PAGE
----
A study by Stanford University professor Marc Jacobson says every state in the U.S. could get 100% of its energy from renewable sources by the year 2050 – and save money in the process. In Michigan, most of that power would come from the state’s most abundant renewable resource: wind. Forty percent of the state’s electric needs could be met with on-shore wind power, according to Jacobson’s analysis, and 31% from off-shore wind power.
West Virginia and 22 other states challenged U.S. EPA rules for new power plants in court today, marking the latest attack in a multifront war against the agency’s climate change policies. The coalition of 23 states submitted a petition asking a federal appeals court to strike down a new EPA rule that sets the first-ever carbon dioxide emission standards for new and modified power plants.
In the push for a better battery, many in the industry are finding that the biggest challenges aren’t in chemistry and physics, but in regulations and market forces. Currently, the opportunities for a cheaper, more efficient way to store electricity are booming. Market research firm IHS Inc. reported that grid-level energy storage is on track to reach 40 gigawatts in capacity by 2022, a hundredfold increase from 2013. Meanwhile, global light-duty electric vehicle sales are expected to increase from 2.1 million in 2014 to 6.3 million in 2020, according to Navigant Research.
A Wisconsin judge on Friday rejected state regulators’ approval of a demand-based charge for new solar-owning customers served by the state’s largest electric utility. In a verbal order, Dane County Circuit Court Judge Peter Anderson said there wasn’t sufficient evidence in the case record and sent the issue back to the Wisconsin Public Service Commission to draft a new order consistent with the ruling, said Tyler Huebner, executive director of RENEW Wisconsin.
China does things in a big way, and nowhere is that more evident than in renewable energy. The world’s most populous nation was the biggest center of investment in the quarter ended Sept. 30, with $26.7 billion, according to data compiled by Bloomberg New Energy Finance. The U.S. was second for the same period at $13.4 billion.
Wind power industry officials are touting what they describe as a “wind rush” of new development and technology advances in the U.S. market, a trend characterized by substantial expansions of generation capacity in Texas and other wind-rich states, and the improved operating efficiencies of wind farms due to technology advances and higher turbine heights. Those conditions and a blustery October helped grid operators in Texas, the Great Plains and the Midwest set new records for wind energy generation, with the Electric Reliability Council of Texas achieving a new peak wind power output of 12,238 megawatts on Oct. 22, followed by the Midwest Independent System Organization hitting a 12,383 MW production peak on Oct. 28.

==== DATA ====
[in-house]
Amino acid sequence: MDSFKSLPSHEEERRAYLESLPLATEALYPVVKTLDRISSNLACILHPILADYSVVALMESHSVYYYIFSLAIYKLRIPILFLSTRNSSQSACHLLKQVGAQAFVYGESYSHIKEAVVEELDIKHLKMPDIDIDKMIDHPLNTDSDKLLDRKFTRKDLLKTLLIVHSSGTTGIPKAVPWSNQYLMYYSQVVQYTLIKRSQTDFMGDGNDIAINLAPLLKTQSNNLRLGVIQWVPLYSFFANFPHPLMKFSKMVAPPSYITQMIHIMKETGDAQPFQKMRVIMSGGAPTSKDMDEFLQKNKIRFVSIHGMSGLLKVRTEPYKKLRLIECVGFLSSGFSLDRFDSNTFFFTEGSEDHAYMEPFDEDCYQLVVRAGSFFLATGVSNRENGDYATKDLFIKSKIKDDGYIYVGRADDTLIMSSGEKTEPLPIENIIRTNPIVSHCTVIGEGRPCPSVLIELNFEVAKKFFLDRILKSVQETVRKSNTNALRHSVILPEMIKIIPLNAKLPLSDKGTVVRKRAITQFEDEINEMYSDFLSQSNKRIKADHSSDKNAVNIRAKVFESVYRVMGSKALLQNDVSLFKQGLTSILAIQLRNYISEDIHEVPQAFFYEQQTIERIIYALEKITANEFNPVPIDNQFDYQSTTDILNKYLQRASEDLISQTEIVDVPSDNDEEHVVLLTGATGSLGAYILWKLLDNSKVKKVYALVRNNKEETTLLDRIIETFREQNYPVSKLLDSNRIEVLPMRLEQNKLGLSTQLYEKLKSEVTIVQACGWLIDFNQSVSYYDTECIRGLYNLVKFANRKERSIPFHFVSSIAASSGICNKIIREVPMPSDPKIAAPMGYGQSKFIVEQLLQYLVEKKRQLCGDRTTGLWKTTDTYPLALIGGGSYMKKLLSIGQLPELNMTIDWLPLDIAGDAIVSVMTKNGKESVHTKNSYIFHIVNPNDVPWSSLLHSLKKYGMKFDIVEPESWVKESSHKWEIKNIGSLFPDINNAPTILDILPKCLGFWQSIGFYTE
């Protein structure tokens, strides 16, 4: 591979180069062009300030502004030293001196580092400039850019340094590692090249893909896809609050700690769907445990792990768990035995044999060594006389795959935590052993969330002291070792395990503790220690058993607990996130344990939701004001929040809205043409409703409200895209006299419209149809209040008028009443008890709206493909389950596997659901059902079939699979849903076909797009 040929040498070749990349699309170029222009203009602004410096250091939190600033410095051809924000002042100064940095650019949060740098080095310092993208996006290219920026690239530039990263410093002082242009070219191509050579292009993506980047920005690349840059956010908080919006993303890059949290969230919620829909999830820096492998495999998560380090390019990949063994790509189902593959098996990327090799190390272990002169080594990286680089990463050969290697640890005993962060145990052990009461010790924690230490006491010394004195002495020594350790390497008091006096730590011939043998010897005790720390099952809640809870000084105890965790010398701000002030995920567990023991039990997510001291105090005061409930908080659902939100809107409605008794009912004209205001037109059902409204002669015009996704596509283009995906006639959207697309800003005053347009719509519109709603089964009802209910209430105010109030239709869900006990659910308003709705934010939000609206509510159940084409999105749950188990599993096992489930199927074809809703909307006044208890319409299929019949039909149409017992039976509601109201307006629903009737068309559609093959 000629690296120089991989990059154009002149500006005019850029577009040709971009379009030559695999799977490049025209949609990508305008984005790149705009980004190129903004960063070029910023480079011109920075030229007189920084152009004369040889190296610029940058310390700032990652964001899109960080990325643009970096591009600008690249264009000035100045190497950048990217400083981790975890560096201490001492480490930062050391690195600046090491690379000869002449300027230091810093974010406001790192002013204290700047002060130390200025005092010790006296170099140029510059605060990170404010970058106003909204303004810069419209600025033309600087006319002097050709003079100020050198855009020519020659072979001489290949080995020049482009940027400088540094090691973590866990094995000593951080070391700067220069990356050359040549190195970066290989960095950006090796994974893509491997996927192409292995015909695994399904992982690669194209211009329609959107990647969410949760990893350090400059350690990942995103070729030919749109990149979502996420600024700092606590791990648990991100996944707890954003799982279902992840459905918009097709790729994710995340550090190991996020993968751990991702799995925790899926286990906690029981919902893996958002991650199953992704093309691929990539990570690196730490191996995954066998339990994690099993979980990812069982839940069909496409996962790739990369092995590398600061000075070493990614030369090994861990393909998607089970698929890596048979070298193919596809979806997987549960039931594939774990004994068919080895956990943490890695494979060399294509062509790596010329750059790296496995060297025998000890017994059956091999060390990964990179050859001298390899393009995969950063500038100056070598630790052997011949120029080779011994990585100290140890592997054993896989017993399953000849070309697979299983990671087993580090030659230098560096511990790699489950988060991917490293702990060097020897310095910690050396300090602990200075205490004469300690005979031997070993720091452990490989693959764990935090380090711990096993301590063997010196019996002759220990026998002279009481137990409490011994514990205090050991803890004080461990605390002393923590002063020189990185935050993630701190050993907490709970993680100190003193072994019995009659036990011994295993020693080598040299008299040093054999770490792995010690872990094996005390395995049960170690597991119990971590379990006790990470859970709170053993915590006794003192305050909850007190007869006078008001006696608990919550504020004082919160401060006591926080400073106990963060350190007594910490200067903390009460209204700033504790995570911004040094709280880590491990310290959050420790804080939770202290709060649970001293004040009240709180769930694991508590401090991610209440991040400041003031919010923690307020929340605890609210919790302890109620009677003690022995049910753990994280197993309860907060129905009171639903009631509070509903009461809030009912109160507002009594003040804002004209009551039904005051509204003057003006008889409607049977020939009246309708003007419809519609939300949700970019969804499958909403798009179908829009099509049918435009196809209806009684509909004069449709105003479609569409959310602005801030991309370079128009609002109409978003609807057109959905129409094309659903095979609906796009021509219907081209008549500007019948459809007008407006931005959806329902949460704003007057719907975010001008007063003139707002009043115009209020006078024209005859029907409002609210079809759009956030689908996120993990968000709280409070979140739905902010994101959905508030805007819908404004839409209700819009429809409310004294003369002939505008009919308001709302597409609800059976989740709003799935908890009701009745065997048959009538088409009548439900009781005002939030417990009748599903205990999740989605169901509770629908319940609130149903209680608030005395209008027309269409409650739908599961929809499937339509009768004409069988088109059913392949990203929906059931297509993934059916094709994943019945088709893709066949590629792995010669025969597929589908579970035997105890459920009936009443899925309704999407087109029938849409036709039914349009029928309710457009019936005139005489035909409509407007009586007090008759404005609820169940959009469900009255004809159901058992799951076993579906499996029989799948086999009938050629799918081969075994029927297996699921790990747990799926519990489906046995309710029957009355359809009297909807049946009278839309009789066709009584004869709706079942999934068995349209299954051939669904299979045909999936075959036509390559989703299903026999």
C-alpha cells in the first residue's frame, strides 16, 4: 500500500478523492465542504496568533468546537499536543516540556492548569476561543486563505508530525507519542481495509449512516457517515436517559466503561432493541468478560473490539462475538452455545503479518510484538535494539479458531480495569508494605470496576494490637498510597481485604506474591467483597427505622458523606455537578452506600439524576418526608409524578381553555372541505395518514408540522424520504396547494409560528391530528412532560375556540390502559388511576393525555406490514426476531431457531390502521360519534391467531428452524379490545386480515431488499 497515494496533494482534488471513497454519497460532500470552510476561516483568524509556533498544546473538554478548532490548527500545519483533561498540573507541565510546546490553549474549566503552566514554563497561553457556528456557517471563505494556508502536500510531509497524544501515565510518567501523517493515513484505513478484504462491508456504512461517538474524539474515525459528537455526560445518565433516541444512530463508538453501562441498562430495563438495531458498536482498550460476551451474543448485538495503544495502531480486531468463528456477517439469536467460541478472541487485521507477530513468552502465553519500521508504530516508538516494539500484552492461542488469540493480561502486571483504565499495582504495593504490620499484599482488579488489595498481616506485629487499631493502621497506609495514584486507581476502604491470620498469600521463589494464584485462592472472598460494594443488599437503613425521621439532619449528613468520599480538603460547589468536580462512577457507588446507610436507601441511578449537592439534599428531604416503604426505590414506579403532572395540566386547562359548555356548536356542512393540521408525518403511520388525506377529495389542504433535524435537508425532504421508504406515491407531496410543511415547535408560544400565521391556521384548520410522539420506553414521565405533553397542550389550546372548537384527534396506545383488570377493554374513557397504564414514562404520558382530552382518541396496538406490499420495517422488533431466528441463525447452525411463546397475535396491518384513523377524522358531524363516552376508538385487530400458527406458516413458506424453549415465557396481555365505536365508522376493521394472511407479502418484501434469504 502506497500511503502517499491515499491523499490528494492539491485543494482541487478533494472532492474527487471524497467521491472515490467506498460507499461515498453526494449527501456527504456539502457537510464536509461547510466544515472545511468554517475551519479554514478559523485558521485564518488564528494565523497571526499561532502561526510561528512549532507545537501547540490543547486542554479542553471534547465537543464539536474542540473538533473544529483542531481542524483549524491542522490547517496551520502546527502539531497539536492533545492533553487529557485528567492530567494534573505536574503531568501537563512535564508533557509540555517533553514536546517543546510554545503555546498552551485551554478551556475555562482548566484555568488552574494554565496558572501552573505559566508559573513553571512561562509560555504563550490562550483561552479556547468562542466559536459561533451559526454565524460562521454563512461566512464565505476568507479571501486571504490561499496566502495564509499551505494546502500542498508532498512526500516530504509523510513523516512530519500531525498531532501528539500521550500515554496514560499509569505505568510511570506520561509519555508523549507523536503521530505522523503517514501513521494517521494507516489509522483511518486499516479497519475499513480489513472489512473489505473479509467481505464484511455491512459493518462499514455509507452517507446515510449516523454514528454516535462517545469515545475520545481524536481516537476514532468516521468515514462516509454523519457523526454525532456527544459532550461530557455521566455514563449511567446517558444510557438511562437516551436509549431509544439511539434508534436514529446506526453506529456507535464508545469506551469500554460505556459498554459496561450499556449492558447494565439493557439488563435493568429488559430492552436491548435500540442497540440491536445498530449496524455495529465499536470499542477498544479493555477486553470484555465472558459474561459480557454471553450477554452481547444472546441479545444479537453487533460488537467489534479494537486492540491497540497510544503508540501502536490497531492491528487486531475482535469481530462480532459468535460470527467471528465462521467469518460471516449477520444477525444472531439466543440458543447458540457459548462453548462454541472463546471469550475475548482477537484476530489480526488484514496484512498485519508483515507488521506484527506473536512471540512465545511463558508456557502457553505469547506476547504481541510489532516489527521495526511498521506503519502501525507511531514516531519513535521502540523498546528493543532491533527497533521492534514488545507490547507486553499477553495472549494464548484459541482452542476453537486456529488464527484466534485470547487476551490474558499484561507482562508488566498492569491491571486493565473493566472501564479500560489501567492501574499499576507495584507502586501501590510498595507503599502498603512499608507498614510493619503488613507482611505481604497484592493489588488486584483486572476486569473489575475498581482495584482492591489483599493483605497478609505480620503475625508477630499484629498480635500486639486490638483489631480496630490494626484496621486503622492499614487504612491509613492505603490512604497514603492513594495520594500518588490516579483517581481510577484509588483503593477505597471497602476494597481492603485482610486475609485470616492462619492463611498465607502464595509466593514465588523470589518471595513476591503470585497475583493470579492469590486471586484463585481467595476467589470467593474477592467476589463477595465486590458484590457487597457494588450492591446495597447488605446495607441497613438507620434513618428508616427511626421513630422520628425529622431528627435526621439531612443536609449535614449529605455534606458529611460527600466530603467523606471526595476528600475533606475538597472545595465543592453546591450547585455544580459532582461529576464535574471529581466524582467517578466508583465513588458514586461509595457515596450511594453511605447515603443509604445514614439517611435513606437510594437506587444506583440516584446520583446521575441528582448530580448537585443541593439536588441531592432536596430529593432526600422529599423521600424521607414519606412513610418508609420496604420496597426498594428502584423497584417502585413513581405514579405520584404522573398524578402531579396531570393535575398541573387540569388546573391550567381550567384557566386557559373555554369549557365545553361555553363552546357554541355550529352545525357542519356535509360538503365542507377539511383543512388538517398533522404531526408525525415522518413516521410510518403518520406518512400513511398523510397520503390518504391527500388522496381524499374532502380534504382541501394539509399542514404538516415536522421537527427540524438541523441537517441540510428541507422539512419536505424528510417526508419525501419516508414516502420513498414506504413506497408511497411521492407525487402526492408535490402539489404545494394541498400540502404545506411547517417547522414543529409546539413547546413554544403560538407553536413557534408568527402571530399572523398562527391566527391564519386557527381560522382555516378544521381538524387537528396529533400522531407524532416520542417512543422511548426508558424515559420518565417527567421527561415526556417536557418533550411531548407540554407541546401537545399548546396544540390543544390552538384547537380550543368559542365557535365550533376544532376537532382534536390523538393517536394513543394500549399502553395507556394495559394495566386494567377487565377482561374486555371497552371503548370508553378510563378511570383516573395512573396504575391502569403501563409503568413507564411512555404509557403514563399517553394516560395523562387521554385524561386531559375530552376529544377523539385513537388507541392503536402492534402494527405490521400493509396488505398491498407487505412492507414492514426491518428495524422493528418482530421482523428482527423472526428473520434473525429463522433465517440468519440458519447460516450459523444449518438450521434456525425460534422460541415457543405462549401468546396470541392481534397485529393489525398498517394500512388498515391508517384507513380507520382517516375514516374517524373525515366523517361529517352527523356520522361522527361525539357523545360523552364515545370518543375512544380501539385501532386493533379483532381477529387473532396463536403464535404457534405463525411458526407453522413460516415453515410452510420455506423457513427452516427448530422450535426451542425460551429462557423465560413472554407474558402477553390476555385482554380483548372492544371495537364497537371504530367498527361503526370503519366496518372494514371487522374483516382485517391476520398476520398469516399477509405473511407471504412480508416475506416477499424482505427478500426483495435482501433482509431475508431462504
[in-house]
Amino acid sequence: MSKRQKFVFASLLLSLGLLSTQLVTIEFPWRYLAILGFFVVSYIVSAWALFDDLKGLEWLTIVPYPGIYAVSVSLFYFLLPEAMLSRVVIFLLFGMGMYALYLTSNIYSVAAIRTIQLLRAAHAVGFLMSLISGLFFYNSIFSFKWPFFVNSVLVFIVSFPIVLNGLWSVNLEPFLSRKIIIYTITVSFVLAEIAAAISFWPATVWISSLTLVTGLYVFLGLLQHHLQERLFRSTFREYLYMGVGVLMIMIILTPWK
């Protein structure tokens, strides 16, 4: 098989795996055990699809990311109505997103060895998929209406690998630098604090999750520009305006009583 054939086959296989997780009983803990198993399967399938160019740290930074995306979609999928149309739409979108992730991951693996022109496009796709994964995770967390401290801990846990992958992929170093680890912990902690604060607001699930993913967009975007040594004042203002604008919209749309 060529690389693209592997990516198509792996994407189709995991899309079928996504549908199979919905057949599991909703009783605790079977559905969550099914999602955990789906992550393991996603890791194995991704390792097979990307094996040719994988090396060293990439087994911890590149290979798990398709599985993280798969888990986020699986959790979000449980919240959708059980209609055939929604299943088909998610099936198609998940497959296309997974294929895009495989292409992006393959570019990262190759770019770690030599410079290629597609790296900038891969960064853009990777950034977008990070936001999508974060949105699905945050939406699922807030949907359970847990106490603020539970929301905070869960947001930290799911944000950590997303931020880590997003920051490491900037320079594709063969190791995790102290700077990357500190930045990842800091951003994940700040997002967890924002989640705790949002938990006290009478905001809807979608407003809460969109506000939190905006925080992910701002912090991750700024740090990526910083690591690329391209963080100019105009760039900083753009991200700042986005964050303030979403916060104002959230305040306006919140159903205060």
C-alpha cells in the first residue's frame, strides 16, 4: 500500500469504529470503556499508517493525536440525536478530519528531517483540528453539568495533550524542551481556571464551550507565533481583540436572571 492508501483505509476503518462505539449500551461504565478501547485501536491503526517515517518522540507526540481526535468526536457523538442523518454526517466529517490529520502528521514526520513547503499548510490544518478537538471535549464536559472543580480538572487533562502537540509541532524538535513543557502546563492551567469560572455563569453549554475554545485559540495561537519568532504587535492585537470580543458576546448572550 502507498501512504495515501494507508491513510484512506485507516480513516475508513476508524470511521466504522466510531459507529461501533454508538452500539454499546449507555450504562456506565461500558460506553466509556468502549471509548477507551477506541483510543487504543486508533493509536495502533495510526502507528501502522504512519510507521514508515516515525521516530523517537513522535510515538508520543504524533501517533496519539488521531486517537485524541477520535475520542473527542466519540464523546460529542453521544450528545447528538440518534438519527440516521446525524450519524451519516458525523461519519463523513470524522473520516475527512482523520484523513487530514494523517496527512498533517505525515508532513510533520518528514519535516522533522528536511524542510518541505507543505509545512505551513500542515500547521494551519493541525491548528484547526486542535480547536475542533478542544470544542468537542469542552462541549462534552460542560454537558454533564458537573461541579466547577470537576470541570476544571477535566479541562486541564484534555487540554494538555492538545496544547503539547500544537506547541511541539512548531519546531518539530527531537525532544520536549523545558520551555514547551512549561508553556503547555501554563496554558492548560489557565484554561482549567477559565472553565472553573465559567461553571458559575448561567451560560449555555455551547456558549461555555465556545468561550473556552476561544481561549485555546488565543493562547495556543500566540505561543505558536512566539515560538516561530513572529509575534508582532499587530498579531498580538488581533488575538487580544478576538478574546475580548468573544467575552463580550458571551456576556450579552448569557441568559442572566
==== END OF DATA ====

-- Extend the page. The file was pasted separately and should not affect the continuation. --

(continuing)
The main problem is the lack of planning in how to tackle the up to 80 billion euros ($88 billion) cost of decommissioning Germany’s atomic reactors. “This should have been tackled much earlier,” said Claudia Kemfert at Berlin-based DIW economic institute. “Together with the decision to phase out nuclear power they should have found a way or come up with some legislation to deal with the cost. The cost is not a new thing.” On top of those costs, there is the more than 20 billion euros annually to expand solar and wind power to help fill the energy gap.
As concerns mount over fossil fuels becoming ‘stranded assets,’ experts warn of looming financial crisis
“Smart investors can see that investing in companies that rely solely or heavily on constantly replenishing reserves of fossil fuels is becoming a very risky decision,” Nicholas Stern, the author of the famous Stern Review on “The Economics of Climate Change” and a contributor to Carbon Tracker’s 2013 report, said at the time. “The report raises serious questions as to the ability of the financial system to act on industry-wide long-term risk, since currently the only measure of risk is performance against industry benchmarks.”
Supreme Court justices dread taking on the complex cases that make environmental attorneys swoon, a well-known expert who has argued environmental issues before the high court said. Harvard Law School’s Richard Lazarus told a conference of environmental lawyers, “We share something in common, which the justices don’t share. We like the Clean Air Act; we like the Clean Water Act; we like RCRA; we like CERCLA. It makes our hearts go pitter-patter.” But for the Supreme Court justices, he added, “These are the dogs of the docket.”
“And we continue to expect further advances in the efficiency of wind technology as you get toward the end of the decade,” he said at Platts 17th Annual Financing U.S. Power Conference here. “We’ve been pretty vocal in supporting a phaseout of the production tax credit as you get to the end of decade,” he said. “We think by that time, given what we see in terms of technology advancements, you won’t need it in the better wind resource regimes in the country.” Ketchum said keeping the wind tax credit to 2020 would “bridge the gap” until U.S. EPA’s Clean Power Plan takes effect.